First day- Bonn
11.11.2012 - 13.02.2013 -1 °C
The best part about travelling for me is to board the place and let go of whatever is bothering me in my life. I mentally prepare myself to experience new miracles that come from visiting somewhere new. Looking out the air plane window, knowing that soon you will be with different people and in different surroundings, has always mesmerised me. Every time I am on the plane, I have another extraordinary and strange experience, something changes inside me. It is amazing to be surrounded by clouds, feeling weightless. The sky was really beautiful and the colours were so wonderfully integrated together that I could not find any vivid distinction between them. I was so enchanted with the sky that it came as a shock that the plane began to descend for landing.
Went to have dinner in a Chinese-Mongolian buffet restaurant. There was various buffet options to choose including the grill buffet. You could go round and pick up whatever meat, seafood, vegetables, spices and sauces you liked. Then you had to wait for some minutes and watch the chef to grill it in front of you. I liked everything about this place, my favorite was precooked battered fish. My sister can't eat fish if it smells of fish ( wired), however she could eat it, because it was wonderfully spiced.
I have not had that much food for ages, I even felt greedy and guilty. The price was really cheap, and the quality was great. I could see the surprised eyes around me as I returned for another portion and yet again another full plate.... I could not say no and resist the temptation of having more and more of the best-ever tiramisu.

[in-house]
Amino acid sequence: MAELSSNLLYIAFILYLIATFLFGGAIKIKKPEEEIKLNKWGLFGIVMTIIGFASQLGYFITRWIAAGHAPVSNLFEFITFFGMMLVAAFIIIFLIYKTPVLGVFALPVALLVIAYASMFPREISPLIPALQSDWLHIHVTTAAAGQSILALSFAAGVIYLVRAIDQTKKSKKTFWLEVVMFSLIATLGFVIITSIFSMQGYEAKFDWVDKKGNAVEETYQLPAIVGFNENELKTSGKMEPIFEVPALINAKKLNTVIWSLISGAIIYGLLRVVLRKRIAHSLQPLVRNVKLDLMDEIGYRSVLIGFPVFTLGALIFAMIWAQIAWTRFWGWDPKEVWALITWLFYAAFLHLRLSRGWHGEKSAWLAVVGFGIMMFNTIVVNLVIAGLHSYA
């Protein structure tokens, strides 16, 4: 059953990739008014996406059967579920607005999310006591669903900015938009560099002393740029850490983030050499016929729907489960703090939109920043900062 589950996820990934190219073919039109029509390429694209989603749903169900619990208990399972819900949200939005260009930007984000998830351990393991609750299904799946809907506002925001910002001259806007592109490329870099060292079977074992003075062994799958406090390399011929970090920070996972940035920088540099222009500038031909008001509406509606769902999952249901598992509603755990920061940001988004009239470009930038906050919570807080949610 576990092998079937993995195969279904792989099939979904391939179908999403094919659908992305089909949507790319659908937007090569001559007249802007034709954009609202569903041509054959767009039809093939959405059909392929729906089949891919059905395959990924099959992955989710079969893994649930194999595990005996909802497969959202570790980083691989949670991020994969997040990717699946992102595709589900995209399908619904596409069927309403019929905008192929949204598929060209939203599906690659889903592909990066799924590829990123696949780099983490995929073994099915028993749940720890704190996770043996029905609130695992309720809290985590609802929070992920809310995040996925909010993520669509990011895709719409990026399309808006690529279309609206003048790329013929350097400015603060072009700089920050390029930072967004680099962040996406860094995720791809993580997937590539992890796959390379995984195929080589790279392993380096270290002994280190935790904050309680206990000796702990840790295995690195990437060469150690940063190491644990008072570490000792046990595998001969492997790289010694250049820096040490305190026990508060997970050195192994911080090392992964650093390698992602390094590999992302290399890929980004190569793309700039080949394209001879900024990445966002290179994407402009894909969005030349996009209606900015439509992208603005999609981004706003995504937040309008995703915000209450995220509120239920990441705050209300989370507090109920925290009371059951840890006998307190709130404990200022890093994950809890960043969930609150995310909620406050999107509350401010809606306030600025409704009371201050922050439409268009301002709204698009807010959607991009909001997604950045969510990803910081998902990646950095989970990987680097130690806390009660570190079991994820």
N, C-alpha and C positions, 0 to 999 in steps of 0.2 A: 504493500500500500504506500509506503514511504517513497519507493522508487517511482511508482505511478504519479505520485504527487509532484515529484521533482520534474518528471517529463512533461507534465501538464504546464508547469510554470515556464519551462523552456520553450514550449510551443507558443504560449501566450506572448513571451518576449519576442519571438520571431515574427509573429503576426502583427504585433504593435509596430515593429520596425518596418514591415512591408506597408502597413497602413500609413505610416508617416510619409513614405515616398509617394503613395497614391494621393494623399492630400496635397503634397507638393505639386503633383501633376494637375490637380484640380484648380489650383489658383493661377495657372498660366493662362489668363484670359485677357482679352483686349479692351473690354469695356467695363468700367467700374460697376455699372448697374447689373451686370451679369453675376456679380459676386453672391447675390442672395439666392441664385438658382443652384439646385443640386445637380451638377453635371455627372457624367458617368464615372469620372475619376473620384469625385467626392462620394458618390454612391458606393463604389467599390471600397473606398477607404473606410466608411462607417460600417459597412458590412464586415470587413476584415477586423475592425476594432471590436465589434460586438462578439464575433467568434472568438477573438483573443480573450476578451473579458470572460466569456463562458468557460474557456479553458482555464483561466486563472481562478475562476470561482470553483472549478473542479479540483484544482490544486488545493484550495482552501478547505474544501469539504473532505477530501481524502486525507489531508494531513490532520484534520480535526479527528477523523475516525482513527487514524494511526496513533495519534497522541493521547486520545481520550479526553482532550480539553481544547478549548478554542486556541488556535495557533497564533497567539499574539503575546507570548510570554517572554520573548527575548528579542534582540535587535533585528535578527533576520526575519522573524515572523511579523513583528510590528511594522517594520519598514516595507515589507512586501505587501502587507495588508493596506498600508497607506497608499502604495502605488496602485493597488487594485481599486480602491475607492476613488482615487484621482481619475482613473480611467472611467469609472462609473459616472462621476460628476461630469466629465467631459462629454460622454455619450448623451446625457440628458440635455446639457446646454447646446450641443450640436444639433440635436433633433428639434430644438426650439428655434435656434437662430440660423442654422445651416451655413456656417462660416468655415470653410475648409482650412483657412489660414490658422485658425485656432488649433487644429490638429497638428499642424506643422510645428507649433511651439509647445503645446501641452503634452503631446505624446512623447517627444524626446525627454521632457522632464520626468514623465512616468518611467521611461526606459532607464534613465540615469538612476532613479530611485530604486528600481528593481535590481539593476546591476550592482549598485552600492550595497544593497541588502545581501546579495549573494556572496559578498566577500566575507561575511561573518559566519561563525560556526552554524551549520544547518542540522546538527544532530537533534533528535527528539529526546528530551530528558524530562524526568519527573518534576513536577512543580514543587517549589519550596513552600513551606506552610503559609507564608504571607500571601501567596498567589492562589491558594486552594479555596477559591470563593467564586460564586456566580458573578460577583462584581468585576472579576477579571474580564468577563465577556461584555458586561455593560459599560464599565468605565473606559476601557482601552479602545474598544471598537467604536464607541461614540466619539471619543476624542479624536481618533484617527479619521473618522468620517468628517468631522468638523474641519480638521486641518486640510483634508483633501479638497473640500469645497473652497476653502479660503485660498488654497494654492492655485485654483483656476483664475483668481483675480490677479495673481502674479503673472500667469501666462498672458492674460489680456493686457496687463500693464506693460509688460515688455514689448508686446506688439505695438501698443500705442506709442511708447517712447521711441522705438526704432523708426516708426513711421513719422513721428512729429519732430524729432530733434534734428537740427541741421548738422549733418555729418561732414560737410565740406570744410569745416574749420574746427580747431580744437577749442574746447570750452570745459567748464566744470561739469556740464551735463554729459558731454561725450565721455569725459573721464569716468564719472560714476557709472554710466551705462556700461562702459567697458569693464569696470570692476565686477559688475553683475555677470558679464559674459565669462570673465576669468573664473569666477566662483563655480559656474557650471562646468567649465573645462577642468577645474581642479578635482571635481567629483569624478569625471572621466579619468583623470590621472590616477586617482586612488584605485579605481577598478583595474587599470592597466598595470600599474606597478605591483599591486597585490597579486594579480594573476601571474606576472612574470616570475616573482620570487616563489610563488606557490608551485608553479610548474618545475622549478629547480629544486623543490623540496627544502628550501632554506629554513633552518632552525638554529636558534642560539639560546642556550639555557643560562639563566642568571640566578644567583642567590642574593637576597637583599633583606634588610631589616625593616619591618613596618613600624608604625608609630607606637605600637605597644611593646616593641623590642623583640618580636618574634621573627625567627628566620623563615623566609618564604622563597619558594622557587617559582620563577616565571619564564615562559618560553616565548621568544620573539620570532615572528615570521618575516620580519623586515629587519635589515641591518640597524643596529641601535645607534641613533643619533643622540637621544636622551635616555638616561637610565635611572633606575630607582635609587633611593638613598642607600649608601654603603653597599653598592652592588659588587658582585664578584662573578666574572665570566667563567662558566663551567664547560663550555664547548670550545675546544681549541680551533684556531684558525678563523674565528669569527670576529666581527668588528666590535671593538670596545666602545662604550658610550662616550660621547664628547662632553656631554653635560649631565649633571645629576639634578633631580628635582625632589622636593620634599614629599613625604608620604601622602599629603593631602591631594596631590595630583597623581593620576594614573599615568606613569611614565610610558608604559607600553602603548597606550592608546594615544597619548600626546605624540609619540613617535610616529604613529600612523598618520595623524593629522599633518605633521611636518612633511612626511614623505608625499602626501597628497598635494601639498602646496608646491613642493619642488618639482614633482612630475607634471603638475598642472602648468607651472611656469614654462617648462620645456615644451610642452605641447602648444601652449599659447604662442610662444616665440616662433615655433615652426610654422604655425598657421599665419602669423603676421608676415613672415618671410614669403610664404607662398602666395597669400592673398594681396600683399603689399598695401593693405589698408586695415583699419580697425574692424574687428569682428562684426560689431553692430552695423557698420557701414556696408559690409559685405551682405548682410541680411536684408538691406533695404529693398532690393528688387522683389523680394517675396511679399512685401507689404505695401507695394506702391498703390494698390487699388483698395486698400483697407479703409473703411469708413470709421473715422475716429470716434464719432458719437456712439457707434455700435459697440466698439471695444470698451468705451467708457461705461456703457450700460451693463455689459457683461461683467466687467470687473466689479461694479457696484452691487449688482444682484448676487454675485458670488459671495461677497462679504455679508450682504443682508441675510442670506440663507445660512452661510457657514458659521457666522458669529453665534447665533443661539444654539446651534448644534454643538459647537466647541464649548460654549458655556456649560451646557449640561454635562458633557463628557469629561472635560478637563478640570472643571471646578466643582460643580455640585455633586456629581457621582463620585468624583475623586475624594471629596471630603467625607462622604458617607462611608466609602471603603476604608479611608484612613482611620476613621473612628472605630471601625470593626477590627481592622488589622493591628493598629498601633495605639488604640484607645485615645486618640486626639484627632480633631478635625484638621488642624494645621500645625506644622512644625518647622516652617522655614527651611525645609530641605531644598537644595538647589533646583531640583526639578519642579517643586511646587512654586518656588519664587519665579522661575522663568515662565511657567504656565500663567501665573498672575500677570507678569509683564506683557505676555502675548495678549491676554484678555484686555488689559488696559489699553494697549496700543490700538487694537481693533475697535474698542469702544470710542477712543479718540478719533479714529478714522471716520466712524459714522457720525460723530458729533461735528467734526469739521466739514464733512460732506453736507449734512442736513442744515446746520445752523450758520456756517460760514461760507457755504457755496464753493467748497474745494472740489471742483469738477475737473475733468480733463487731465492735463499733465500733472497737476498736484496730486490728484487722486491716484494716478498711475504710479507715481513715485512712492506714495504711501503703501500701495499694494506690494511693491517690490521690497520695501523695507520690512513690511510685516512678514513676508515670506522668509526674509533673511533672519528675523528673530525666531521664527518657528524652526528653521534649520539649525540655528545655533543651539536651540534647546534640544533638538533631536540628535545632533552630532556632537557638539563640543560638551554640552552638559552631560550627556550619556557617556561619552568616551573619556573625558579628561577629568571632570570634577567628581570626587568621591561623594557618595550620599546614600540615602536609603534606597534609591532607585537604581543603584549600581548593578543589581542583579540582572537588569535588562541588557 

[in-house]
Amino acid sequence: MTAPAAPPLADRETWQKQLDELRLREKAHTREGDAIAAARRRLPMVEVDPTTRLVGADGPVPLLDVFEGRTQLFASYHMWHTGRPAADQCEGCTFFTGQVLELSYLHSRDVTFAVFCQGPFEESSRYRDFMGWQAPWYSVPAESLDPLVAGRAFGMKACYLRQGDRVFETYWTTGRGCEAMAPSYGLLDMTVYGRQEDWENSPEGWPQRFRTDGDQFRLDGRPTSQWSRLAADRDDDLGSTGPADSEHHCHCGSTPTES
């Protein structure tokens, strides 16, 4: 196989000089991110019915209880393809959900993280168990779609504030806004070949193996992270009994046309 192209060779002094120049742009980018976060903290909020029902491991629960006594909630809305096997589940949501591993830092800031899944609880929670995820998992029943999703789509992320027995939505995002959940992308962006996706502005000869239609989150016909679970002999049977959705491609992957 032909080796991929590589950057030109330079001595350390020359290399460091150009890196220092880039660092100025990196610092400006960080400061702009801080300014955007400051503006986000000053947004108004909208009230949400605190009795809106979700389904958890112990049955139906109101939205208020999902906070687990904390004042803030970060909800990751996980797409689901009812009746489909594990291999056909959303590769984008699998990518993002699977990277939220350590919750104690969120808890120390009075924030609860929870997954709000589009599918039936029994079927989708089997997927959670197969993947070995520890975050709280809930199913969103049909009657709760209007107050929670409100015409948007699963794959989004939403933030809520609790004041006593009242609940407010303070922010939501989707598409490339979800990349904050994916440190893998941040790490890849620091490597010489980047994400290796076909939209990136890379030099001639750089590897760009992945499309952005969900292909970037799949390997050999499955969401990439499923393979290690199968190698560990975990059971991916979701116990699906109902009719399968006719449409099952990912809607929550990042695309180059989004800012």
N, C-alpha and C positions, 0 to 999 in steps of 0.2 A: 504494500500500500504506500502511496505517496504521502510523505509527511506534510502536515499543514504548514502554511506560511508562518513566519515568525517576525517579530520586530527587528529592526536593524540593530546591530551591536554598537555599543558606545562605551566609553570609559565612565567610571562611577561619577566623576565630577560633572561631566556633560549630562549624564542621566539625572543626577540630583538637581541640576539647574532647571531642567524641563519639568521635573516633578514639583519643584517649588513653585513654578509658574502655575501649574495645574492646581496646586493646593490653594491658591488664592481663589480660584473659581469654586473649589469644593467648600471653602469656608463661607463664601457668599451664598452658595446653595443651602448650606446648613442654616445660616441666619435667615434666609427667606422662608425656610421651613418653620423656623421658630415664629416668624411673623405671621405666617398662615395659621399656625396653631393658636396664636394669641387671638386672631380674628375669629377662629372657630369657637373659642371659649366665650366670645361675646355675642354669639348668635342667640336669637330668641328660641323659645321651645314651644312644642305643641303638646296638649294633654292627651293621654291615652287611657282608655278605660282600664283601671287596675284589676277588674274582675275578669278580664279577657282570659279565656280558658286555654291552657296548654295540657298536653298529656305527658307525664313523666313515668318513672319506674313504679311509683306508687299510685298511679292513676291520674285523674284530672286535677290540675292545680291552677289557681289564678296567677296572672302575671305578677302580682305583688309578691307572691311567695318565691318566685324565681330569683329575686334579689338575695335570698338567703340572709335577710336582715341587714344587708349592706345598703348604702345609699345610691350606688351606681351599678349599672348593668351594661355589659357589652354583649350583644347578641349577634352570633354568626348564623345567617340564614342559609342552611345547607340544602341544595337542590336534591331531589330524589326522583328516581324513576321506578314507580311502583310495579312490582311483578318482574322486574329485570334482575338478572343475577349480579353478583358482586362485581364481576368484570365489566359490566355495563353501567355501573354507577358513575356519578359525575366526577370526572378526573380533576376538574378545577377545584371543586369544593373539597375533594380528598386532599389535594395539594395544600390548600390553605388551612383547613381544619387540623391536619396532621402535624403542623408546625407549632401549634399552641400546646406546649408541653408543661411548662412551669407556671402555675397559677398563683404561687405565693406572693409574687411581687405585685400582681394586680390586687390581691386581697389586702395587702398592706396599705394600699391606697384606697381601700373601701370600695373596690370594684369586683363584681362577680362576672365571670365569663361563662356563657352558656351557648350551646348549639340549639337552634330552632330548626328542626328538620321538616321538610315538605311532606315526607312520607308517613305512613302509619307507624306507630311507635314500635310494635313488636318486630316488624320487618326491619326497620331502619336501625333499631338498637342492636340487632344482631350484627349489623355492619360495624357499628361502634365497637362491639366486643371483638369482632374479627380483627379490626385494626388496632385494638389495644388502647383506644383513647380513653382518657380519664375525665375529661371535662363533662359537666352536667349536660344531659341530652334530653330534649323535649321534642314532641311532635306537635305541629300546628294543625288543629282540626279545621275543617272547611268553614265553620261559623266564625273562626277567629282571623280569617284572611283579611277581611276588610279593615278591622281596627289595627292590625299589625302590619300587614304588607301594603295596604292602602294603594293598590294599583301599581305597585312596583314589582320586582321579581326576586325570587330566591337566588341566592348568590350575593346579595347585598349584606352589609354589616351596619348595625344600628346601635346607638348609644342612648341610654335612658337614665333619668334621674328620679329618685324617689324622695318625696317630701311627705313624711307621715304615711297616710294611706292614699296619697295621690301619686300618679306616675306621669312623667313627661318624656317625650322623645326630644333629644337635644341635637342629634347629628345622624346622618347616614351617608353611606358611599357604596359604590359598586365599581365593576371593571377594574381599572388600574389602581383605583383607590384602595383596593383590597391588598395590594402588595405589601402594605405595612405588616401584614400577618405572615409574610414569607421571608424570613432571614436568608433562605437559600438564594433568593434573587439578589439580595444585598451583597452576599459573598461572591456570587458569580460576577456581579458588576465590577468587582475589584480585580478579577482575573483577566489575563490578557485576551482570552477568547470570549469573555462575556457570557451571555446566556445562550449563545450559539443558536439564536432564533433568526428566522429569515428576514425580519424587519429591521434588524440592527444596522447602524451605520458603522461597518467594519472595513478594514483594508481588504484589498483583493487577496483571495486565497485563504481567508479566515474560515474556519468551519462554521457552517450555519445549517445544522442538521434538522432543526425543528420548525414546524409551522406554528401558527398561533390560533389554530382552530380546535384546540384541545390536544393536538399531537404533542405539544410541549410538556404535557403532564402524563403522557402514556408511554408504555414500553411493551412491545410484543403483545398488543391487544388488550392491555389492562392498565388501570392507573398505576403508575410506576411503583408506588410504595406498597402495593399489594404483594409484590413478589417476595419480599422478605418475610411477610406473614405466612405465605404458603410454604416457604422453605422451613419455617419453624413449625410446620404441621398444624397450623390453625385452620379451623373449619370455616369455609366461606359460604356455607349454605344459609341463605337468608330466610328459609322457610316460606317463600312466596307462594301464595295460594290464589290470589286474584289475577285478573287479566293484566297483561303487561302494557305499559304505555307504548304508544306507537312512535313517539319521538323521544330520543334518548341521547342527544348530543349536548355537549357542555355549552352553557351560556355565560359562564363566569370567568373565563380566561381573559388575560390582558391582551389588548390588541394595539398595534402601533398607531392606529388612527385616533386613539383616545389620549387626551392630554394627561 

I had decided to eat as much bread as possible, I can't find the German bread in the UK. The first morning I tried about four different types of bread, and this one was the best.
"Wesseling is an industrial German city on the Rhine bordering Cologne city on the south. Wesseling originates from the Latin „Wasliacum“ which means "Village of Waslica" The story that Wesselig originates from "changing of the rope" (German: Cologne-bred:Wechsel de Ling from when Rhine boats were pulled by horses is something like an "urban legend" because the name Wesseling is centuries older than the horse-changing station, which was located in Wesseling in the 18th century. In addition to 4 subdivisions, Wesseling has the industrial areas "Rheinbogen" and "Eichholz". Home to several chemical companies including Evonik, and Basell, and a Royal Dutch Shell oil refinery; the city was a bombing target of the Oil Campaign of World War II." (Wikipedia)
We decided to go to Bonn without a detailed plan, guidebook or map. The only thing we had was the GPS on my mobile phone and the address in Cologne to return to. It was a beautiful sunny day, therefore we decided to walk to get to the train station. I like many things in Germany, but two things stand out for me: bread and wide roads. It is really nice to drive and be able to see what is coming towards you. You might find this comment odd, but trust me, if you had lived in the British countryside where you have to reverse in a bendy country lane for 5 minutes to another car pass you would have loved wide and sensible roads. You can even sit next to the road without being worried of the cars running you over or beeping their horn.
Beethoven House, Bonn